What it Takes
By Evelyn Pyburn
Shortly after the break-up of the Soviet Union, I read about how the US was sending advisors to Russia to tell them how to do it – how to build an economy. One was left to assume that meant a free market economy, but when one saw who all was involved, it was puzzling what the US government was really up to.
There was no doubt that none of the advisors being sent to advise had anything to do with free markets, entrepreneurship or business enterprise… they were all bureaucrats and politicians of one sort or another. They were undoubtedly experts on top-down, control and command economies. What they thought they could teach the communists about that is unfathomable.
It wouldn’t have been surprising to learn that the expert advisers involved believed their regulations, taxes and edicts were the reason the US had a strong economy. It is scary how few people understand what makes for a strong economy or what it takes to run business.
It is truly sad to realize how few people recognize the beauty of free markets and Capitalism.
Nowhere in the reports did it mention the basic element that Russia or any nation has to have in order to have a vital, vibrant economy – freedom. There was no mention of advising Russia about the need to establish a foundation of individual freedom that would allow citizens to pursue dreams.
That is the secret that was discovered with the establishment of the world’s strongest and most successful economy in all history.
As we celebrate the entrepreneurship of Montana business people in this issue, we are fundamentally celebrating freedom. To encourage entrepreneurship and nurture businesses to great heights requires the freedom to make choices and decisions. Individuals have to be free to try, to succeed and to fail and to start all over again, if they choose. None of that requires government intervention – in fact, quite the contrary.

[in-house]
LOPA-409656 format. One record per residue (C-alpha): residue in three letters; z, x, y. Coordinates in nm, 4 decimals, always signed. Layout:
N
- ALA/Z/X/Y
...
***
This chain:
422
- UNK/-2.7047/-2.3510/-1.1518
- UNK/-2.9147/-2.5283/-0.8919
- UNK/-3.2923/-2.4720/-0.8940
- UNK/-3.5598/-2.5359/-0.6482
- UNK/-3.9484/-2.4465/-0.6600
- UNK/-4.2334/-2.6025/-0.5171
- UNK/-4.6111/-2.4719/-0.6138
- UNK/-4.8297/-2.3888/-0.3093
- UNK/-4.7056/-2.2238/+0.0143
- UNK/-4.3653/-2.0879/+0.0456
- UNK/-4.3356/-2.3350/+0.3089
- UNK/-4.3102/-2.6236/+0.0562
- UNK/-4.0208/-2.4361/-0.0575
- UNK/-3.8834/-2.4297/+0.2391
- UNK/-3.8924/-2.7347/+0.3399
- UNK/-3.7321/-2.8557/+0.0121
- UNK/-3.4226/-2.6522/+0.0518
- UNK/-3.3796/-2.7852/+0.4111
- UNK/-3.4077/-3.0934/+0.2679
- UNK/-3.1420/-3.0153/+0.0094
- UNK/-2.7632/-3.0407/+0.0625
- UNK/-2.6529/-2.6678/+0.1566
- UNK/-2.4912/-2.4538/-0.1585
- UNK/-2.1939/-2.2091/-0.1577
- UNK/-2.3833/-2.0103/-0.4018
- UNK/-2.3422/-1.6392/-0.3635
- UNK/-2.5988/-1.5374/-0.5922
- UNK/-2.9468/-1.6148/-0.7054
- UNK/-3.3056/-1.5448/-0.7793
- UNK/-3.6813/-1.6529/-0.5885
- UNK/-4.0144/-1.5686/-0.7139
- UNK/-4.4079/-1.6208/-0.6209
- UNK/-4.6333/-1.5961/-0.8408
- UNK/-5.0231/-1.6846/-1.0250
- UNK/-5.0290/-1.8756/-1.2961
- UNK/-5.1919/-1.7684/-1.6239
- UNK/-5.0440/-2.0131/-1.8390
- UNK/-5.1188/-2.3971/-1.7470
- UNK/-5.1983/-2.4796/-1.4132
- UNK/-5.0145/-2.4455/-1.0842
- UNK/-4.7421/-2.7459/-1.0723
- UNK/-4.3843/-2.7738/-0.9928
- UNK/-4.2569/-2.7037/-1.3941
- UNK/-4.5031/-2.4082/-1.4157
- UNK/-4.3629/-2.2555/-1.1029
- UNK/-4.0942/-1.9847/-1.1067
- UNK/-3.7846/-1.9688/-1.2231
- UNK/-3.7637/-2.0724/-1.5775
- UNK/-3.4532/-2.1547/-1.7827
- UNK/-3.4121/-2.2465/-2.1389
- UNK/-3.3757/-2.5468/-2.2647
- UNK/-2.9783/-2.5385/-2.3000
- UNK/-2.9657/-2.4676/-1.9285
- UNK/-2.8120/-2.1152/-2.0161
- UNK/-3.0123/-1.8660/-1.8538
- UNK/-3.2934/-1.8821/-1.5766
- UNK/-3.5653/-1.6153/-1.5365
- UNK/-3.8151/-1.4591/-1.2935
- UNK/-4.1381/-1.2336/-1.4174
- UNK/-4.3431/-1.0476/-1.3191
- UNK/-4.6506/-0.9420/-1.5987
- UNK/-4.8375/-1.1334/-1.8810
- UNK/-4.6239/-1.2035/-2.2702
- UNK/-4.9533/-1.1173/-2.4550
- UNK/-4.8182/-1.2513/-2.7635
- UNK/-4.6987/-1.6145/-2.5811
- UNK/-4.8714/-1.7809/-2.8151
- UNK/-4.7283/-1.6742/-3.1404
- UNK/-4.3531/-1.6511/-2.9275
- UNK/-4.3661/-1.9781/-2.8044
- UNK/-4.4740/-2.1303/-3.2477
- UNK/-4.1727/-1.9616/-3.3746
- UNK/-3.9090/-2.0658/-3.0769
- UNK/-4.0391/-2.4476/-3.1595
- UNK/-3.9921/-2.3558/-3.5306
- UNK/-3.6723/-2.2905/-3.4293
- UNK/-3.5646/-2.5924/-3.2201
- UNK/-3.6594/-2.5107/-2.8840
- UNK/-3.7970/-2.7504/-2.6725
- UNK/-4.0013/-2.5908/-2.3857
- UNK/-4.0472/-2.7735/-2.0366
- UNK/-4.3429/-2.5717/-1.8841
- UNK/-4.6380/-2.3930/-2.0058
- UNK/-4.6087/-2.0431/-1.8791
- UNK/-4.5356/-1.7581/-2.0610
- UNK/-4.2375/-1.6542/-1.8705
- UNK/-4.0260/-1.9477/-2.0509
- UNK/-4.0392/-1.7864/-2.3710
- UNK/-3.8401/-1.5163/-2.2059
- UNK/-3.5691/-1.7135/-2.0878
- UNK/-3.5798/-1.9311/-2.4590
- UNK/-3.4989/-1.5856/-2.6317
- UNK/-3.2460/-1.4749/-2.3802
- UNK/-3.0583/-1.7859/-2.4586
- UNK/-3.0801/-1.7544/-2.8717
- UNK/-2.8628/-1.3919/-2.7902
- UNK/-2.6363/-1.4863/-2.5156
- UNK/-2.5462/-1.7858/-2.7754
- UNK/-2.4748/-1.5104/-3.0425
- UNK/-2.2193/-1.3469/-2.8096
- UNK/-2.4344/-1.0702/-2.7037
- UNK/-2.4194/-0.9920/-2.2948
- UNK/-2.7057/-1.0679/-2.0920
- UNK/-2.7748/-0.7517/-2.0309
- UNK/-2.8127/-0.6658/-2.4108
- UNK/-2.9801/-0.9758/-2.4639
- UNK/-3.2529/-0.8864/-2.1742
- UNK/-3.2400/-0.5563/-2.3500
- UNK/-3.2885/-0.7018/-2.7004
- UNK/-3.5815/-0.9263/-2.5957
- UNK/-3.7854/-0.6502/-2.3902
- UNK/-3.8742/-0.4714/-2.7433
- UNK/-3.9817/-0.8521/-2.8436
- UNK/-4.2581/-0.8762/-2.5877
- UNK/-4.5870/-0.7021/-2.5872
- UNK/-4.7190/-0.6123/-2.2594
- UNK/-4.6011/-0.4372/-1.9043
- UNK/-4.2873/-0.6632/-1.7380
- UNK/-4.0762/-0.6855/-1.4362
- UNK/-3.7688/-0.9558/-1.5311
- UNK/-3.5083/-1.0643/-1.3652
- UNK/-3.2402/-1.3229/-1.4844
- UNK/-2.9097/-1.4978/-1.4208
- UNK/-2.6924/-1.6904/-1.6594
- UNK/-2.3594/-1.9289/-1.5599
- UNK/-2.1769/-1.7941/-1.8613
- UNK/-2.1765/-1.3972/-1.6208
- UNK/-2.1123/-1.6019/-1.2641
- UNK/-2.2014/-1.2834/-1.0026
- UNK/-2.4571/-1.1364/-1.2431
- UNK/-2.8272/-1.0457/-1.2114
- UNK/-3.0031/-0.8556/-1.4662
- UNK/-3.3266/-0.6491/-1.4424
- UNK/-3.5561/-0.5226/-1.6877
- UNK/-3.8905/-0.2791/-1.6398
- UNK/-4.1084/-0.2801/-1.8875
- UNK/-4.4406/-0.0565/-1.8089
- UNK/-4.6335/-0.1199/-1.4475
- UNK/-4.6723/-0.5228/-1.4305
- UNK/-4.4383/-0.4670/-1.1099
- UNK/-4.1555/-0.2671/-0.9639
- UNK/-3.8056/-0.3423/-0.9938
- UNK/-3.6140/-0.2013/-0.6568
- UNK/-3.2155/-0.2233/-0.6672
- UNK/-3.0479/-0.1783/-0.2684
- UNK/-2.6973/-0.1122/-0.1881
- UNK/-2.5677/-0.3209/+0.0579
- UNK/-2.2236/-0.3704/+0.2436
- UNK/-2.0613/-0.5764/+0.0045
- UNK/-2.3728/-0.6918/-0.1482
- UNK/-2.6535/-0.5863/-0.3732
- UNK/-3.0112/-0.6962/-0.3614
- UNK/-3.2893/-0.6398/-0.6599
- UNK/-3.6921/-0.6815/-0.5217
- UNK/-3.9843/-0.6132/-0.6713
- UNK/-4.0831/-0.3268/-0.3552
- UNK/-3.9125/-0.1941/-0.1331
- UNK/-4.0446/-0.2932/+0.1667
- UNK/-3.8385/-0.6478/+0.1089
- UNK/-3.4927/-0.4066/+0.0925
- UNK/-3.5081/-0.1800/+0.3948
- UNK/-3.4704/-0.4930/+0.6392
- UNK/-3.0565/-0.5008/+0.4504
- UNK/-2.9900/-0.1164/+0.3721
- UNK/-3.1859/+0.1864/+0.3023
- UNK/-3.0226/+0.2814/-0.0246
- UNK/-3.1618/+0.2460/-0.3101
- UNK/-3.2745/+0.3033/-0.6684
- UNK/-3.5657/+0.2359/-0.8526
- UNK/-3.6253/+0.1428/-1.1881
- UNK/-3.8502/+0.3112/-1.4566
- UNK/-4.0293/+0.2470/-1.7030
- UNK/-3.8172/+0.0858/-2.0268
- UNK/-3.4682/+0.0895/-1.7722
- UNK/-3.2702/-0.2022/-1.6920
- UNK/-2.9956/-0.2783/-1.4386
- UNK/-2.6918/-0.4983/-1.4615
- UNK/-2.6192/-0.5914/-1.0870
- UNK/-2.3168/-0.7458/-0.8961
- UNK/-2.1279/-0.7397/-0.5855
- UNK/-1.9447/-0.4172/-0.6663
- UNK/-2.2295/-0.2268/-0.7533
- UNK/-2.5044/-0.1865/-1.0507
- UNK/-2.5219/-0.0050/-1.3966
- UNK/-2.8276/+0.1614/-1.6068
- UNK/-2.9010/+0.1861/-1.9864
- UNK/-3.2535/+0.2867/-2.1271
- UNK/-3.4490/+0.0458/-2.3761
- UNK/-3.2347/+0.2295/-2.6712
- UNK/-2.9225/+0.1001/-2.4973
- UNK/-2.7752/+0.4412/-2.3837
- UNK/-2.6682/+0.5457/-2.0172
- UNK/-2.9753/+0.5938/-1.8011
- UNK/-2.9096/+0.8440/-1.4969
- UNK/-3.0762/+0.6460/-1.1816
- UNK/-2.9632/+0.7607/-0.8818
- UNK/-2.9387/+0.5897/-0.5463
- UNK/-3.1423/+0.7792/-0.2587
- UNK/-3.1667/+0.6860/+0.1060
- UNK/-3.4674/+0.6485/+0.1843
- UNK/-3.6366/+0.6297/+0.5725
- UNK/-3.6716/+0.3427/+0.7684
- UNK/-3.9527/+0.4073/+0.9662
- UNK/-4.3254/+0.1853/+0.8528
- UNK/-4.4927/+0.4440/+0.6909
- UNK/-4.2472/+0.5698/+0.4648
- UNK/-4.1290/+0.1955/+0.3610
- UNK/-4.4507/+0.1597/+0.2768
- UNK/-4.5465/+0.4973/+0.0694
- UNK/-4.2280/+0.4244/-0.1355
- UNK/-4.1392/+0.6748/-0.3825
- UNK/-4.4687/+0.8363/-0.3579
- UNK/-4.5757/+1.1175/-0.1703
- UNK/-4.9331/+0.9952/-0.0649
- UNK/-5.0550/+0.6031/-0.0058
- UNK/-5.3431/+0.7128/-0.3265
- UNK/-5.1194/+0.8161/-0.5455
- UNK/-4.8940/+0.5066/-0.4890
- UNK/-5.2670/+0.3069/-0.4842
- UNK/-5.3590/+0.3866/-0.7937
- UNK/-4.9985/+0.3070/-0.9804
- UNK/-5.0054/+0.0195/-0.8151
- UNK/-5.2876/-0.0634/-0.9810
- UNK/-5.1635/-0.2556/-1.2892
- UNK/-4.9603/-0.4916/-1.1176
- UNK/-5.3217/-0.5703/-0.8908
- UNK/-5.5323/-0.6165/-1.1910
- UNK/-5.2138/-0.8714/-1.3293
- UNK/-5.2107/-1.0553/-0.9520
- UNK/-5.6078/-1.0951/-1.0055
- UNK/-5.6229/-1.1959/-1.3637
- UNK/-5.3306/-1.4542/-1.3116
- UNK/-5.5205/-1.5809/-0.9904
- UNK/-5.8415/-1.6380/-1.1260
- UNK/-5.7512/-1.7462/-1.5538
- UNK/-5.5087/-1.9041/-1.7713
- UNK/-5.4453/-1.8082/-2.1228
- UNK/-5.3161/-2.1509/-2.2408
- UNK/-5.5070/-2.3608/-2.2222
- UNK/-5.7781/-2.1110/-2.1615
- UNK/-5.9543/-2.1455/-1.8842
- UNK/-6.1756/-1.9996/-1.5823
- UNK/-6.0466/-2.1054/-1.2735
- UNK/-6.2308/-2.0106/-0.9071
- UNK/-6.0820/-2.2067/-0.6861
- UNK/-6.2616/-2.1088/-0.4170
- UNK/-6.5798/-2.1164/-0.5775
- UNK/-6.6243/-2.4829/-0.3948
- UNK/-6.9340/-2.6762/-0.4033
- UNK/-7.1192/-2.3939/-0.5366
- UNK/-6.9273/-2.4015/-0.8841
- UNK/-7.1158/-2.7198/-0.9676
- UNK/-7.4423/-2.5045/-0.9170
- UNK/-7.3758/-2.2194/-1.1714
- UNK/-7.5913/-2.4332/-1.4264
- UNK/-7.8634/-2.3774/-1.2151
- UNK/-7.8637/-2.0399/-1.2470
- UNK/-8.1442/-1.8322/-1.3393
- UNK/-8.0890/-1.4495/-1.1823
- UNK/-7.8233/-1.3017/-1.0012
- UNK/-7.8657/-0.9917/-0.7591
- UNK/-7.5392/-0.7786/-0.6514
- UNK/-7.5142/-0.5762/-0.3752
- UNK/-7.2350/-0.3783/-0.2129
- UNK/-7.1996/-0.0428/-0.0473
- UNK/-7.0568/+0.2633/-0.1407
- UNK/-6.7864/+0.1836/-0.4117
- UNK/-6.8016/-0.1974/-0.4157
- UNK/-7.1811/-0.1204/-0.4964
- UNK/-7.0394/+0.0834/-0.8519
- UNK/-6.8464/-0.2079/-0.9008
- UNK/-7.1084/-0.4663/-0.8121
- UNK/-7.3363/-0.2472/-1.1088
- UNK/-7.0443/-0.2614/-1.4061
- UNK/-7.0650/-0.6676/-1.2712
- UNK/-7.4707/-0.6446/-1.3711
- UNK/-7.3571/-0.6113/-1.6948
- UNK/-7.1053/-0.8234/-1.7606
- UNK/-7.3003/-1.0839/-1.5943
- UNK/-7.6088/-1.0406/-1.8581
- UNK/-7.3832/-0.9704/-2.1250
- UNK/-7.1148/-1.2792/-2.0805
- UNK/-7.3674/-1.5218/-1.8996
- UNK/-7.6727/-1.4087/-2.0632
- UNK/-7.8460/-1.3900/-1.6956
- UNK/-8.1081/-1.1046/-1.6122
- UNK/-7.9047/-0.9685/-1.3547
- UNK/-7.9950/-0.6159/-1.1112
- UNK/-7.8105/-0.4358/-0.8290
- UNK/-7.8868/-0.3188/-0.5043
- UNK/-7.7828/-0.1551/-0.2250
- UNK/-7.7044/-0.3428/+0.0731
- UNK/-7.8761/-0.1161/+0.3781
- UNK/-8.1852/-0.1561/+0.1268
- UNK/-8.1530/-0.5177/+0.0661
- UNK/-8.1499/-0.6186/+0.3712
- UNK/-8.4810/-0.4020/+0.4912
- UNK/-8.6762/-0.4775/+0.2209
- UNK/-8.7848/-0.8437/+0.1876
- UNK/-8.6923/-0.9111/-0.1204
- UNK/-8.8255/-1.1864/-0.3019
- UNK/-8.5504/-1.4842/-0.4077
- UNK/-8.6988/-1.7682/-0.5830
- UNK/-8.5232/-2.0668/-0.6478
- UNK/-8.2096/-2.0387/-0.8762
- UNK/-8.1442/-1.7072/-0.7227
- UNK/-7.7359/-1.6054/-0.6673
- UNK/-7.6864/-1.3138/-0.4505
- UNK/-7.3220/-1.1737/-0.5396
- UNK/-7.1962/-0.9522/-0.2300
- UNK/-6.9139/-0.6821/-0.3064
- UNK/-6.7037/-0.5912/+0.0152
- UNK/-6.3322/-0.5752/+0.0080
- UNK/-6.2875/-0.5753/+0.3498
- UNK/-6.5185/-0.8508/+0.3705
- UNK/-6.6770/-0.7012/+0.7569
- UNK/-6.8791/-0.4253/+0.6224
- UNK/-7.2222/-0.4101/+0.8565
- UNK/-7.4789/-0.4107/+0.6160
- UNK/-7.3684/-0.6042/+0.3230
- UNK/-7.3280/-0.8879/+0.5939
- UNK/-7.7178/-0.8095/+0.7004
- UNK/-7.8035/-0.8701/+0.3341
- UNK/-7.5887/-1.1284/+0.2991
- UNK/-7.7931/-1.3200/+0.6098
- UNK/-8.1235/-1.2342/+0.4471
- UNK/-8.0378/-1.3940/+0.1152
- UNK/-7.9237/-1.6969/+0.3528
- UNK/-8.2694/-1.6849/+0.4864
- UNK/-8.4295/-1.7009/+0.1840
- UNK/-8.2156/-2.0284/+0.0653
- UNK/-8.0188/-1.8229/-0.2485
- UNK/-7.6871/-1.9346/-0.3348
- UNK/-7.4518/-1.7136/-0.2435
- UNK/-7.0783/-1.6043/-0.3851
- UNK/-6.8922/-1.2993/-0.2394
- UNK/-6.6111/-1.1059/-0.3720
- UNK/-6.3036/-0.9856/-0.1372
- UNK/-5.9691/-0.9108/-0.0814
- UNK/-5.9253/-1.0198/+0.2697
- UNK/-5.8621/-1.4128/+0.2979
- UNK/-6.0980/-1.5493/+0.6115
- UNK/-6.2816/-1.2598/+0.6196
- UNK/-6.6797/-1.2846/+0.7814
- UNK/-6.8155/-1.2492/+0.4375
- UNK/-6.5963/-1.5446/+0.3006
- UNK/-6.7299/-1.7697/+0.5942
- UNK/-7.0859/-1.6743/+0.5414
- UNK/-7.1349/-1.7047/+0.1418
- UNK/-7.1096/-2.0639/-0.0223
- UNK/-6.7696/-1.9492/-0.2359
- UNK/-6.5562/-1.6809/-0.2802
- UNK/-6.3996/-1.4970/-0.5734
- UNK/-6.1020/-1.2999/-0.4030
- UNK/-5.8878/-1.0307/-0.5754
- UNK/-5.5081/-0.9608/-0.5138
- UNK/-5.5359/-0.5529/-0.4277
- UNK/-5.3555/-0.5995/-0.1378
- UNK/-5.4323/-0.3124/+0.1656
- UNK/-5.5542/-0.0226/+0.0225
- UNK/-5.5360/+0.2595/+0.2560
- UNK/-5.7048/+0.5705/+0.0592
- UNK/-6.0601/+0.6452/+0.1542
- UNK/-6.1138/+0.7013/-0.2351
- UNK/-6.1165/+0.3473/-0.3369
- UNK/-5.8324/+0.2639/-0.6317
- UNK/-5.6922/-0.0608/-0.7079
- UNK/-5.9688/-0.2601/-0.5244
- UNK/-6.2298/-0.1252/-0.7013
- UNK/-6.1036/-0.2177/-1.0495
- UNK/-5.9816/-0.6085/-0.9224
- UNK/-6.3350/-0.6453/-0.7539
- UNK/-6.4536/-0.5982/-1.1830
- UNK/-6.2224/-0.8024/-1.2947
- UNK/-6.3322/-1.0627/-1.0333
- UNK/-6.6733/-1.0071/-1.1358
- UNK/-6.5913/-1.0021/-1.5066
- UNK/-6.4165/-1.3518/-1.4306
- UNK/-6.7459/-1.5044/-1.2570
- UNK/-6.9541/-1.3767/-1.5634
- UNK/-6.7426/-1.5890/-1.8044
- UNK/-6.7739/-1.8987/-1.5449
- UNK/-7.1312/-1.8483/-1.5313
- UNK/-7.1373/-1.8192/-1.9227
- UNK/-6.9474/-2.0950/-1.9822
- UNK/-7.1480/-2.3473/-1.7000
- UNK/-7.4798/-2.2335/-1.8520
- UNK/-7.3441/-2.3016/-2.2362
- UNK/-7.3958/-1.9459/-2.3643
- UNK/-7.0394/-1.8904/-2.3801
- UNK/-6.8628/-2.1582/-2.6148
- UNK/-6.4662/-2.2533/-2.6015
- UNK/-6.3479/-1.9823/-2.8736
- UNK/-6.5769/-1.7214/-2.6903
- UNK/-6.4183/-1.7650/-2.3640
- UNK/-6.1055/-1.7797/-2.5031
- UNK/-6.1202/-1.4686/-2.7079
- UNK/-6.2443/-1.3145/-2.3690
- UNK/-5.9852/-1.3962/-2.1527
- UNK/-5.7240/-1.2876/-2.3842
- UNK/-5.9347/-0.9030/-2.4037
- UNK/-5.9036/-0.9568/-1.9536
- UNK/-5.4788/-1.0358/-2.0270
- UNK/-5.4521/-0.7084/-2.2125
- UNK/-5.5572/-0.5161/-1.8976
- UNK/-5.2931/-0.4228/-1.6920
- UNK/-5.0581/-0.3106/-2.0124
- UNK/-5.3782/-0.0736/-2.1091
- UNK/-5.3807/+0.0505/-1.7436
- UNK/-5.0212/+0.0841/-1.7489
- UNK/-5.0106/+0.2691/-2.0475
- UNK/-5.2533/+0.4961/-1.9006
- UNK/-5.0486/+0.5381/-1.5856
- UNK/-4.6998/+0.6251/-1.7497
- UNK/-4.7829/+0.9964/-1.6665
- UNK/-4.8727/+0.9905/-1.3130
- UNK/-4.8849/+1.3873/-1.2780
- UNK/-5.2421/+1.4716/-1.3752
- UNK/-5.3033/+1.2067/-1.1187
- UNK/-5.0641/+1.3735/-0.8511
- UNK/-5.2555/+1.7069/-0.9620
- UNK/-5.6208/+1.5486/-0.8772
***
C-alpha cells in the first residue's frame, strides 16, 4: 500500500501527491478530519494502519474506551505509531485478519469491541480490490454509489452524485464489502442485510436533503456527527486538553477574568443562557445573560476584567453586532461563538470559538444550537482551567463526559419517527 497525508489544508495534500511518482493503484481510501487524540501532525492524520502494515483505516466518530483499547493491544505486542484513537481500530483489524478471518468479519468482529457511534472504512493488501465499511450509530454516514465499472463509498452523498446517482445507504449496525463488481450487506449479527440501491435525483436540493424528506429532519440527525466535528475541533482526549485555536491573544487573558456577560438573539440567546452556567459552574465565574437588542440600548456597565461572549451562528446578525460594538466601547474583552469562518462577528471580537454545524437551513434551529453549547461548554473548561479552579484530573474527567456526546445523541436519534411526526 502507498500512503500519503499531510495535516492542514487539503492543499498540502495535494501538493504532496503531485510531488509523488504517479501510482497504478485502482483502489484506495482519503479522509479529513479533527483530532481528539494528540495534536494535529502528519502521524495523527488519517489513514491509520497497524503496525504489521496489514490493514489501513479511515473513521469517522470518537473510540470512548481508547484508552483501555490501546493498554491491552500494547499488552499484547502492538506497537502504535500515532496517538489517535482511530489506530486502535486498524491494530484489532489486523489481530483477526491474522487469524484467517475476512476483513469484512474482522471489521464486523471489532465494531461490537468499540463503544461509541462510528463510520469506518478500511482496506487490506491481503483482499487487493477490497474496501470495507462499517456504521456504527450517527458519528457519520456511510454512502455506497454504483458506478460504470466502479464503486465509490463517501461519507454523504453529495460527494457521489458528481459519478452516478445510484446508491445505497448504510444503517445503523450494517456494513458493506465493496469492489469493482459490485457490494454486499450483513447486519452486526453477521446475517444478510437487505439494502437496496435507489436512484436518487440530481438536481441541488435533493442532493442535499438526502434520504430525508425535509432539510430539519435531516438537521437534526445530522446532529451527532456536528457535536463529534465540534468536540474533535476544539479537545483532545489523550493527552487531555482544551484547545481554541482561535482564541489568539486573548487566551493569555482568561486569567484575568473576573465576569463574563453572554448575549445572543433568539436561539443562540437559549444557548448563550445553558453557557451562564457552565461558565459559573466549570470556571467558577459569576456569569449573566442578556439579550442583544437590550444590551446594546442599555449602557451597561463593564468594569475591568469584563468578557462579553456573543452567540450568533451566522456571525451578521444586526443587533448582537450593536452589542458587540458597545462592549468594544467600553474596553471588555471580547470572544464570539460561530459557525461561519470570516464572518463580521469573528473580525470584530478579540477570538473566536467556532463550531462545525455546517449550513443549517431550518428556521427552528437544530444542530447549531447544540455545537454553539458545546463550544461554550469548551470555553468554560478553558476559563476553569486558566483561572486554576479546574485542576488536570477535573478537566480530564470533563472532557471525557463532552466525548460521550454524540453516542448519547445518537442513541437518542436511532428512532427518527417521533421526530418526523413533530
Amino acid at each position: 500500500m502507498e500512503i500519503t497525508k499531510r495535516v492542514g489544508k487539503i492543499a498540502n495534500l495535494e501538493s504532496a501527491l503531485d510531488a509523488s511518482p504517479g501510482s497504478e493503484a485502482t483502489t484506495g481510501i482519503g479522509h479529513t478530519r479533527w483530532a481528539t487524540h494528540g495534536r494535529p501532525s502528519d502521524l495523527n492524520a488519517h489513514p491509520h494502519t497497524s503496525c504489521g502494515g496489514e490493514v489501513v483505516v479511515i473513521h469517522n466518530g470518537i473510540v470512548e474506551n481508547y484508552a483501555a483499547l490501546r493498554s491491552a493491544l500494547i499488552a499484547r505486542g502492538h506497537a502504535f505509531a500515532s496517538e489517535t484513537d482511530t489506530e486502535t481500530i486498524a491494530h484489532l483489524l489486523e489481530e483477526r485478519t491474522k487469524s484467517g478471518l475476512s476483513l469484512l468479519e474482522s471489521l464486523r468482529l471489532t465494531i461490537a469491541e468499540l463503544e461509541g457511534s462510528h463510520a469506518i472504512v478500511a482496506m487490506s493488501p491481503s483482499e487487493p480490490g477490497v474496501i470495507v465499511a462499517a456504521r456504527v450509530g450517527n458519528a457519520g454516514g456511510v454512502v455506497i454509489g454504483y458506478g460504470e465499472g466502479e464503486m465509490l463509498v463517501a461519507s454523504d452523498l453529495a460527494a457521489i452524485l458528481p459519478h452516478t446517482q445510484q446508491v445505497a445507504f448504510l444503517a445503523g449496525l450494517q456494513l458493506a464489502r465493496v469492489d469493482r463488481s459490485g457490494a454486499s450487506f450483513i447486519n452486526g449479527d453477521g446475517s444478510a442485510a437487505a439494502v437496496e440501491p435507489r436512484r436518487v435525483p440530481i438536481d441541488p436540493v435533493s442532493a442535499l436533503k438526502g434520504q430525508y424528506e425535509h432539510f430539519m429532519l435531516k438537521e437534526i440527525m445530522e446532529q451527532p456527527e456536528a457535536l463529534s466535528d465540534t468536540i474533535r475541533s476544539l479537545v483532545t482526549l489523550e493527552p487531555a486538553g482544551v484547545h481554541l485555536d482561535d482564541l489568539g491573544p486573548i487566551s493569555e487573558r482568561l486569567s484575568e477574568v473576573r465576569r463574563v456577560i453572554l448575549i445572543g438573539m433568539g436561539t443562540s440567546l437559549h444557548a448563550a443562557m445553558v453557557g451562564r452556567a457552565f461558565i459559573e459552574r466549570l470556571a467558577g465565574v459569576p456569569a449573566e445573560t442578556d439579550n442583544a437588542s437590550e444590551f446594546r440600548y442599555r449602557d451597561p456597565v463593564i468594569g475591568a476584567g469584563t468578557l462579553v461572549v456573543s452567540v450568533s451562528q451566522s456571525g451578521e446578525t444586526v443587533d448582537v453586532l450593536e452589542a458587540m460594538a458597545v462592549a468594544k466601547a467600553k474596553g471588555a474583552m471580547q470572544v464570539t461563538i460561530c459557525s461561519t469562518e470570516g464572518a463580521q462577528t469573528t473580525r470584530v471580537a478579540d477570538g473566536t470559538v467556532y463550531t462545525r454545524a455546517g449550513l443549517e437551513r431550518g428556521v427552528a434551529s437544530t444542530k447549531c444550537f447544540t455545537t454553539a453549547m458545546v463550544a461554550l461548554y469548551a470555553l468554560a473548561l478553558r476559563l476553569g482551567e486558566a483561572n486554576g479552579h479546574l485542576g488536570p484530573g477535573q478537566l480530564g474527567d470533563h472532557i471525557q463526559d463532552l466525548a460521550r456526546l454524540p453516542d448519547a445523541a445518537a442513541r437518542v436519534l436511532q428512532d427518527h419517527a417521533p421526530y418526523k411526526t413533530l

Successful businesses need an environment in which the law of supply and demand rules rather than rules and regulations and skewed tax laws, through which government picks winners and losers. Entrepreneurs need a society in which citizens are free to act and to conduct voluntary exchanges of value for value.
A system that results in a strong, rich economy is one in which government is restrained to a very few basic roles, the most important of which is shoring up and protecting private property rights. Without private property rights there is no chance for the country or its citizens.
Part of the protection of private property rights includes protecting all citizens against criminal acts and fraud and the use of force one against another, except in cases of self-defense.
And a vibrant economy needs government to recognize and enforce private contractual agreements.
Only when government performs its legitimate roles in those regards, only then do citizens have the predictability, security and confidence to take risks, to explore, to create and to labor in ways which result in new products and services and efficiencies that raise the standard of living for all, including surpluses so large that they overwhelm private and institutional benevolence.
When we celebrate those among us who take it upon themselves to start and manage a business, to produce and to employ, it is all those things that we celebrate, in addition to their creativity, hard work, courage and achievements.
So to all of you, thank you. Thank you for all that you do and most especially for having the audacity to pursue your dreams and to affirm the freedom to do so.